Desperados III Review – Just cowboys being cowboys

Reviewed June 14, 2020 on PC


Xbox One, PS4, PC


June 16, 2020


THQ Nordic


Mimimi Games

Its been roughly fourteen years since we last saw a game from the Desperados series. During that time the game has not only changed publisher but developer as well. Spellbound Entertainment is sadly no longer leading the charge, instead passing the buck over to Mimimi Games. Known mostly for their previous game, Shadow Tactics: Blades of the Shogun, their expertise with real-time tactical stealth games becomes astonishingly clear in Desperados III as soon as you start playing.

Published by THQ Nordic, this marks a return for the Desperados franchise and capitalises on what made the original games so great, while reimagining the core gameplay experience so that it can work for both PC and console platforms. This focus of bringing an old and seemingly forgotten franchise back up to speed for modern players is incredibly nostalgic. I’d long since lost the feeling of what it felt like playing games on PC, back when the coolest about those times were the cool pre-rendered CGI videos that introduced you to the game’s world. And while Desperados is an older series, this newest release doesn’t bog itself down because of it. In fact, the game feels like a brand new game that is tailor-made for both the Western fan, and the tactics nerds that enjoy games such as XCOM or even Hitman. That last example might seem out of place, but will make more sense in context.

Desperados III tells the story of John Cooper, a gun-slinging bounty hunter that wouldn’t look out of place were he placed in a Clint Eastwood western. That adds a certain charm to the character as well as the entire cast, as the main story is so unapologetically western that you can’t help but crack a shy smile at the clicheness of it all. The world of Desperados is similarly draped in the finery that is the Old West. Each game scenario takes place either during a train robbery, a flourishing mining town or even during a forced wedding ceremony. The environments take clear inspiration from the genre that, combined with the narrative, makes for a game that isn’t afraid to use a playbook if it makes for interesting gameplay.

Desperados III’s take on cowboys is interesting, to say the least. Whoever thought it would be interesting to slow down the heart-pounding shootouts of the Old West and turn it into a methodical stealth sim must have given one hell of a pitch. Because in reality, it works. I would’ve never guessed that some of the most satisfying moments to be had while playing Desperados is when you can clear a scenario without having to fire a single shot.

“The most satisfying moments to be had while playing Desperados is when you can clear a scenario without having to fire a single shot.”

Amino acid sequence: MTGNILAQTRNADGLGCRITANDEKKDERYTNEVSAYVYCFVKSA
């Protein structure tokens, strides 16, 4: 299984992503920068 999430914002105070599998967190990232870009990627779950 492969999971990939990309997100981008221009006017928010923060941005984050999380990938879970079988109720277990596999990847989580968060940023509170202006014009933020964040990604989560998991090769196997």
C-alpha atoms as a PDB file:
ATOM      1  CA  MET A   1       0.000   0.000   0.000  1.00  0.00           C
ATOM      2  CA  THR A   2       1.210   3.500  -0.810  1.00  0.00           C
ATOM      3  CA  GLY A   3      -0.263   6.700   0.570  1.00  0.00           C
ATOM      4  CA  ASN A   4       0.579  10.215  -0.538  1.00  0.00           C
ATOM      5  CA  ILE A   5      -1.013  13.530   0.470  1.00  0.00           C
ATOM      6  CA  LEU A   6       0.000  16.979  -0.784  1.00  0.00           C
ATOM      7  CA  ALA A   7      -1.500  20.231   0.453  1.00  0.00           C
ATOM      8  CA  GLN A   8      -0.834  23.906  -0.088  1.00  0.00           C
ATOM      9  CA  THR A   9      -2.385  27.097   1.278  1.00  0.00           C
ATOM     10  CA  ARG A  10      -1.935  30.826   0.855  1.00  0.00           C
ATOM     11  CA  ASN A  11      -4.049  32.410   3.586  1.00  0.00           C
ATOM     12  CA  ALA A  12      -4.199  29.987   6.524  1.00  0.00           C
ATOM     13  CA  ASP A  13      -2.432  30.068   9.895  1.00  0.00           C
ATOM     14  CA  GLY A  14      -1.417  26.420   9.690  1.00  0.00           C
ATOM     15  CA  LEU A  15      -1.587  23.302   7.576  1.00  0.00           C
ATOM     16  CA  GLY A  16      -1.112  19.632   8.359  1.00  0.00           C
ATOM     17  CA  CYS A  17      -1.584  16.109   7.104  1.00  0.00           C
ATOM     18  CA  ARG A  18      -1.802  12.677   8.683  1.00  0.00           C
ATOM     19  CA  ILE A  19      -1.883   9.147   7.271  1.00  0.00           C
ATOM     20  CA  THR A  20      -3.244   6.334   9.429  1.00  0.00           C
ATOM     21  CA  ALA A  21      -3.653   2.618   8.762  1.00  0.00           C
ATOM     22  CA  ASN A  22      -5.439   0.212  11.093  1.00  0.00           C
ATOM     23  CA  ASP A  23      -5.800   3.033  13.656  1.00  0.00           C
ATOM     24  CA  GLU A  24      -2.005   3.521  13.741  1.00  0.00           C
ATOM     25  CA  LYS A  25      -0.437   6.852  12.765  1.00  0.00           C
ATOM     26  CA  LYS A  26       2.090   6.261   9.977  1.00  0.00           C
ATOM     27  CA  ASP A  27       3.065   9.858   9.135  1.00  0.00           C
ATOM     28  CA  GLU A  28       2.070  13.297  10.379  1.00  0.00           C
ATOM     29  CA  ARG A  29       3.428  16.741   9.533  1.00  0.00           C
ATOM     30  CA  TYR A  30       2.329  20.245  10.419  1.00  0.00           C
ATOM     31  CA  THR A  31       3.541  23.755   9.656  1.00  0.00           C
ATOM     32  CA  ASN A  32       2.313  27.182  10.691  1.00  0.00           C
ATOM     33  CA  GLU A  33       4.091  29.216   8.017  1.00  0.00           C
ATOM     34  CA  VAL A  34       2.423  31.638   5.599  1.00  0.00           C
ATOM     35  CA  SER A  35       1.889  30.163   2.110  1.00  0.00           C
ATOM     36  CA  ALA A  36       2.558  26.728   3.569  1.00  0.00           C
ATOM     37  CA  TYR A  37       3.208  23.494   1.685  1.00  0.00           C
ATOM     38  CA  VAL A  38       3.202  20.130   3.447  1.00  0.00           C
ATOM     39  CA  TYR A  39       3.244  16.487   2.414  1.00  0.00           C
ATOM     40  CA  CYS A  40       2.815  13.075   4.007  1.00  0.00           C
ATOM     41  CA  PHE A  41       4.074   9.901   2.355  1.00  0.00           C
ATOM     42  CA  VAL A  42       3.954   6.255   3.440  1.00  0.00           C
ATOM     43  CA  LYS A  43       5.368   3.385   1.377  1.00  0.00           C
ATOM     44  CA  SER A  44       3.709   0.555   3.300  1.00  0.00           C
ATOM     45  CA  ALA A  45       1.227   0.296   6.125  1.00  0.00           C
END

Instead, the focus becomes centred on planning and setup. This is where that Hitman reference begins to make sense, because Desperados has more in common with Hitman then it does XCOM. Both games are fixated on eliminating key targets that are blocked by several obstacles or enemies that require both problem-solving and timing to get right. This makes for a trial and error gameplay loop that, while at times can become frustrating, make for incredibly satisfying moments once you’ve figured out the ideal solution.

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Whether you’re hiding bodies in bushes to ensure your presence remains undetected, or you’re desperately trying to nail down the timing of enemy patrol routes so you quickly sneak your way into a restricted area, Desperados III’s primary concern is letting you as the player create the ideal story of what happens to these characters during these intense gameplay moments. While the story paints the cast to be these seasoned legends of the west, it’s during gameplay that these characters can truly live up to their reputation. Because of this, you’re probably going to be abusing the quick save and quick load button a lot, and the developers even encourage this behaviour.

Because at the end of the day, the allure of the old west has always been about stories of underdogs, facing insurmountable odds while performing heroic deeds. And try as we might, any deeds we hope to achieve will never be as cool or as fun as the ones seen during classic western films. But at the very least, Desperados III allows us to at least think we’re both as cunning and heroic as you’re a typical cowboy and that all it really takes is impeccable timing, solid teamwork, a few dozen retries and a huge boulder or two.

Desperados III is available on PC (Steam), PS4 and Xbox One. The game was reviewed on the PC version.




  • Great soundtrack
  • Voice acting is superb
  • Open-ended gameplay
  • Highly replayable


  • Trial and error loop can become frustrating
  • Bit of a learning curve

Desperados III is an interesting take on the Old West genre. A tactical perspective adds both strategy and nuance to a setting that doesn’t often stray from its staple of fast-paced action or dramatic storytelling. Desperados III has a unique approach to its game design, providing an interesting lens in which to view the legend of cowboys and how they commanded their presence on the frontier. This added complexity makes for quite a mentally stimulating challenge of precise planning and decision-making, that results in emergent game scenarios that are not often repeated.

The creative mix of strategy and satisfying execution makes for a surprisingly fresh take on the Old West genre that I didn’t think was needed or necessary, but here we are. If you’re a fan of either cowboys or Hitman style gameplay objectives, then Desperados III is sure to make for an entertaining ride.